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extractors are used to generate reproducible and uniformly distributed keys. Traditionally, they employ an error-correcting code and a cryptographic hash function. Pattern matching key generators
have been proposed as an alternative. In this work, we demonstrate the latter construction to be vulnerable against manipulation of the public helper data. Full key recovery might be possible, although depending on some design choices and one system parameter. We demonstrate our attacks using a 4-XOR arbiter PUF, manufactured in 65nm CMOS technology. We also propose a simple but efficient countermeasure.
In this paper we present conventional differential as well as rectangle attacks for almost all members of the \\speck cipher family, where we target up to 11/22, 12/23, 14/16, 15/29, and 18/34 rounds of the 32-, 48-, 64-, 96-, and 128-bit version, respectively. In addition, we discuss rotational attacks, where we show that these attacks can be easily mounted for the full or almost the full number of rounds for large groups of weak keys.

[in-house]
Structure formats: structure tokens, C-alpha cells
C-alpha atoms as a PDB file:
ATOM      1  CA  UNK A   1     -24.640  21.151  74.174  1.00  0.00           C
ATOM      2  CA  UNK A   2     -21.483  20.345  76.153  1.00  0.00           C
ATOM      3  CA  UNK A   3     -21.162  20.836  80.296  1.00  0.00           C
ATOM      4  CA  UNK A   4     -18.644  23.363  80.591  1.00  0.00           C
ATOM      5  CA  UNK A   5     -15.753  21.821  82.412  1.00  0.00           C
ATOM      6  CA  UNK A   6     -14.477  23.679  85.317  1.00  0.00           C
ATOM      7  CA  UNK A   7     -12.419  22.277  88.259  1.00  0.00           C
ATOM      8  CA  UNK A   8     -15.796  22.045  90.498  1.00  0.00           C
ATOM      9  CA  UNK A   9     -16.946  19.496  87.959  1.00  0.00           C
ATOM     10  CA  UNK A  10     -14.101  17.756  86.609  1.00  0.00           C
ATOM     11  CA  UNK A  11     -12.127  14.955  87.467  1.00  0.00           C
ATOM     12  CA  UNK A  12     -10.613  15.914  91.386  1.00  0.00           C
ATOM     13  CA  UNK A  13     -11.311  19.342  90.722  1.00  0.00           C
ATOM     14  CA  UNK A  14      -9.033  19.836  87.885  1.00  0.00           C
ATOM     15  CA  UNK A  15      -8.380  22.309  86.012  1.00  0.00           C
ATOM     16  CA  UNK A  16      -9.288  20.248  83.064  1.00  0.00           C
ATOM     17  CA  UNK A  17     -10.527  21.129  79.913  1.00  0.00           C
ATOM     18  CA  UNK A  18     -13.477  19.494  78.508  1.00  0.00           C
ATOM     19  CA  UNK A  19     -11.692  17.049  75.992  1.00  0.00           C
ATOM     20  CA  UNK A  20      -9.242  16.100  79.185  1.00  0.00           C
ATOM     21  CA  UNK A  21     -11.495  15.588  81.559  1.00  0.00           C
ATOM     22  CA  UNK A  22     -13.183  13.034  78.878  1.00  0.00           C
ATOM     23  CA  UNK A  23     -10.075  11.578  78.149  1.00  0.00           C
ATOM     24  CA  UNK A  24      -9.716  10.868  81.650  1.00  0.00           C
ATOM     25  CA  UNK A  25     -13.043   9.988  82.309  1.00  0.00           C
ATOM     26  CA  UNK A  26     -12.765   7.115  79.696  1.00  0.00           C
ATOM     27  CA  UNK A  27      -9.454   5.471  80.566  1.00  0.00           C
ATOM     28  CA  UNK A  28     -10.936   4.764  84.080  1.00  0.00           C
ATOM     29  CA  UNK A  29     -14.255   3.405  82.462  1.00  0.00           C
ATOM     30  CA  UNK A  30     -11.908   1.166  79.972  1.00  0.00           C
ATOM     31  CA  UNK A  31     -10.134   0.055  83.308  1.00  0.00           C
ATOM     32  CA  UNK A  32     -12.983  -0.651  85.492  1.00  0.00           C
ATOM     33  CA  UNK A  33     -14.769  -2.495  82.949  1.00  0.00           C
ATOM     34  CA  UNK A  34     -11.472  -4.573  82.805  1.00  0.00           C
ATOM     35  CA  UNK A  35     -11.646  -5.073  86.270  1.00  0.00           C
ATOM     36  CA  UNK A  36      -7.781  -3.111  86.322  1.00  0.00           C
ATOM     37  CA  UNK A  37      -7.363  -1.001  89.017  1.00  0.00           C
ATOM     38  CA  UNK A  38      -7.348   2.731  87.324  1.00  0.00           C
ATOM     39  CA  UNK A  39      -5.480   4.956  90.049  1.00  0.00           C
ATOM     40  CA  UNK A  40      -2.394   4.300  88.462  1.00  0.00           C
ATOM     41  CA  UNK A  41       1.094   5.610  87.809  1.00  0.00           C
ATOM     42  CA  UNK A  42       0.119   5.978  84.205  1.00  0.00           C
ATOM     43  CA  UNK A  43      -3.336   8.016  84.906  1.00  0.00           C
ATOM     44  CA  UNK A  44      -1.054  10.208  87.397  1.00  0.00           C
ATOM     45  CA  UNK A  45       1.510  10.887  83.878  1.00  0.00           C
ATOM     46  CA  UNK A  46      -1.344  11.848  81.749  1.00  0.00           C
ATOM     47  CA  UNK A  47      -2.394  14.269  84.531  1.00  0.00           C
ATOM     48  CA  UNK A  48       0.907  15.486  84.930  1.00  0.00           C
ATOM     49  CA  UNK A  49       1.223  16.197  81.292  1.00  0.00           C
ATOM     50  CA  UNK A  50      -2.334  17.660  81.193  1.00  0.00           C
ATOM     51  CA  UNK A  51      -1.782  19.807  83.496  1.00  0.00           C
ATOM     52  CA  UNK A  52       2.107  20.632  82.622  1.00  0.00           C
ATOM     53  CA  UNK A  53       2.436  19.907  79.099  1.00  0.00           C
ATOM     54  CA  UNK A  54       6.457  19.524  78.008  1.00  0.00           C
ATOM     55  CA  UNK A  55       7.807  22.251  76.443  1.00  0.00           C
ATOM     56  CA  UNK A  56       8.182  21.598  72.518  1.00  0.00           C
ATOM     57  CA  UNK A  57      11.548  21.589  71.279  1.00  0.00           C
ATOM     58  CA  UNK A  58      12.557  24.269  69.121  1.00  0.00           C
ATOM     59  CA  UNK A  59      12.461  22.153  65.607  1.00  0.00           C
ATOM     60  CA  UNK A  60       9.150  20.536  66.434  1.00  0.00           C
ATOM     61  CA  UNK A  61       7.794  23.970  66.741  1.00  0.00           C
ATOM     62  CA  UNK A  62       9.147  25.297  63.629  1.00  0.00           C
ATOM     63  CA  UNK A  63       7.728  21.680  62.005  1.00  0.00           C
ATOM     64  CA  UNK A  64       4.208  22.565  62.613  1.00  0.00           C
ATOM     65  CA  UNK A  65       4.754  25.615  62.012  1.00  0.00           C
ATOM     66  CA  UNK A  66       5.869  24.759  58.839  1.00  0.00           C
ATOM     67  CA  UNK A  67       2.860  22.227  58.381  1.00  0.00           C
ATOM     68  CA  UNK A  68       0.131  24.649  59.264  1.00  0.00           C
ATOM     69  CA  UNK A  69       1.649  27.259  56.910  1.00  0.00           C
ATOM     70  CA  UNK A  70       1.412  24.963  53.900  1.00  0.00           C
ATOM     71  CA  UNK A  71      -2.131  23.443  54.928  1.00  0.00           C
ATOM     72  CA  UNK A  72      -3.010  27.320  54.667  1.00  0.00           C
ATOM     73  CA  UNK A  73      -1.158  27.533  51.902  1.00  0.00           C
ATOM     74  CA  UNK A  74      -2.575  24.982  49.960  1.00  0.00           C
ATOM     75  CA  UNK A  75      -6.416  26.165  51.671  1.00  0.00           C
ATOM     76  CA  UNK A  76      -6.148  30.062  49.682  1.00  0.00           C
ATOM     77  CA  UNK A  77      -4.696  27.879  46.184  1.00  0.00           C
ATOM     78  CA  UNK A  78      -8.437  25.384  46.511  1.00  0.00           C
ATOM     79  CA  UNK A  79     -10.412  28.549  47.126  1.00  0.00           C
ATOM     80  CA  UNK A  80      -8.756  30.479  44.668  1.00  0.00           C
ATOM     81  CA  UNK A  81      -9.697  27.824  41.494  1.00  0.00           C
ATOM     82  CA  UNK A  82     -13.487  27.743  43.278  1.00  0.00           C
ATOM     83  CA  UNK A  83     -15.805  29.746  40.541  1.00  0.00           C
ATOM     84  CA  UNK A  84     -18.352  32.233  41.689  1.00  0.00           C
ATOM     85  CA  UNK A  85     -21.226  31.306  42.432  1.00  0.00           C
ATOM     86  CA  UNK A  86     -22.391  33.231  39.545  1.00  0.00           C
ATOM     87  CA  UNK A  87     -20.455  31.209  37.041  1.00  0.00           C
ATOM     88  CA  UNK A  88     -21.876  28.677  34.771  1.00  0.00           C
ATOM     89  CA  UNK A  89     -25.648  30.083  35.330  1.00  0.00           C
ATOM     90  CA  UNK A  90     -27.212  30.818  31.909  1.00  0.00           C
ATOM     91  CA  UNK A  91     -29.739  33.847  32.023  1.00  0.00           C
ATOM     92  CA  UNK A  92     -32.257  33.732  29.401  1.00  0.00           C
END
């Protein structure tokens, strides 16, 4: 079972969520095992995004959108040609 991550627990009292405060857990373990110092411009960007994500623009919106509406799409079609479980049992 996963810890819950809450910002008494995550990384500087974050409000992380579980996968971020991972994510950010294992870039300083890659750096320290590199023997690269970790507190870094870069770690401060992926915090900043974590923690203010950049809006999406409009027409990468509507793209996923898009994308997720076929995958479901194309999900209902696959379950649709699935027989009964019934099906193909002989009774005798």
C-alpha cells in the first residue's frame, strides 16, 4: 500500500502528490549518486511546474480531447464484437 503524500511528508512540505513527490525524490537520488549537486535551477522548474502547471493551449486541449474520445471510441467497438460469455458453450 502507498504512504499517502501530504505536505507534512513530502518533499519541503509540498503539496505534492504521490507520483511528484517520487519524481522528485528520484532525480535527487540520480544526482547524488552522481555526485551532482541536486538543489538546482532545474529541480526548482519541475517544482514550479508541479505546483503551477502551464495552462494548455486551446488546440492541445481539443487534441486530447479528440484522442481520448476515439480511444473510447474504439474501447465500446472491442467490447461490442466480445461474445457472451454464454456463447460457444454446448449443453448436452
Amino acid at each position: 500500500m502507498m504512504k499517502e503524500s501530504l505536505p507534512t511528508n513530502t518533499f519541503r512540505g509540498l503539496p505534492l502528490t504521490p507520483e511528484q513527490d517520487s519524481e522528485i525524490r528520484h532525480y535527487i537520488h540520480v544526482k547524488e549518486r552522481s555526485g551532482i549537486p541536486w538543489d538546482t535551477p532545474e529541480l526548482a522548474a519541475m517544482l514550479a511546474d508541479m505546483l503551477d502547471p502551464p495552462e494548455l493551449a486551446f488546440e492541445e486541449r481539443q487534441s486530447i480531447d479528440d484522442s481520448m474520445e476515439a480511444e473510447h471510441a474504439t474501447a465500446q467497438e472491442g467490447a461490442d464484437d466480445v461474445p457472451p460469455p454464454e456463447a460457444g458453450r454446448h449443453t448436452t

Protocols for general adversaries are ``efficient\'\' in the sense that they require |Z|^O(1) bits of communication. However, as |Z| is usually very large (even exponential in n), the exact exponent is very relevant. In the setting with perfect security, the most efficient protocol known to date communicates |Z|^3 bits; we present a protocol for this setting which communicates |Z|^2 bits. In the setting with statistical security, |Z|^3 bits of communication is needed in general (whereas for a very restricted subclass of adversary structures, a protocol with communication
|Z|^2 bits is known); we present a protocol for this setting (without limitations) which communicates |Z|^1 bits.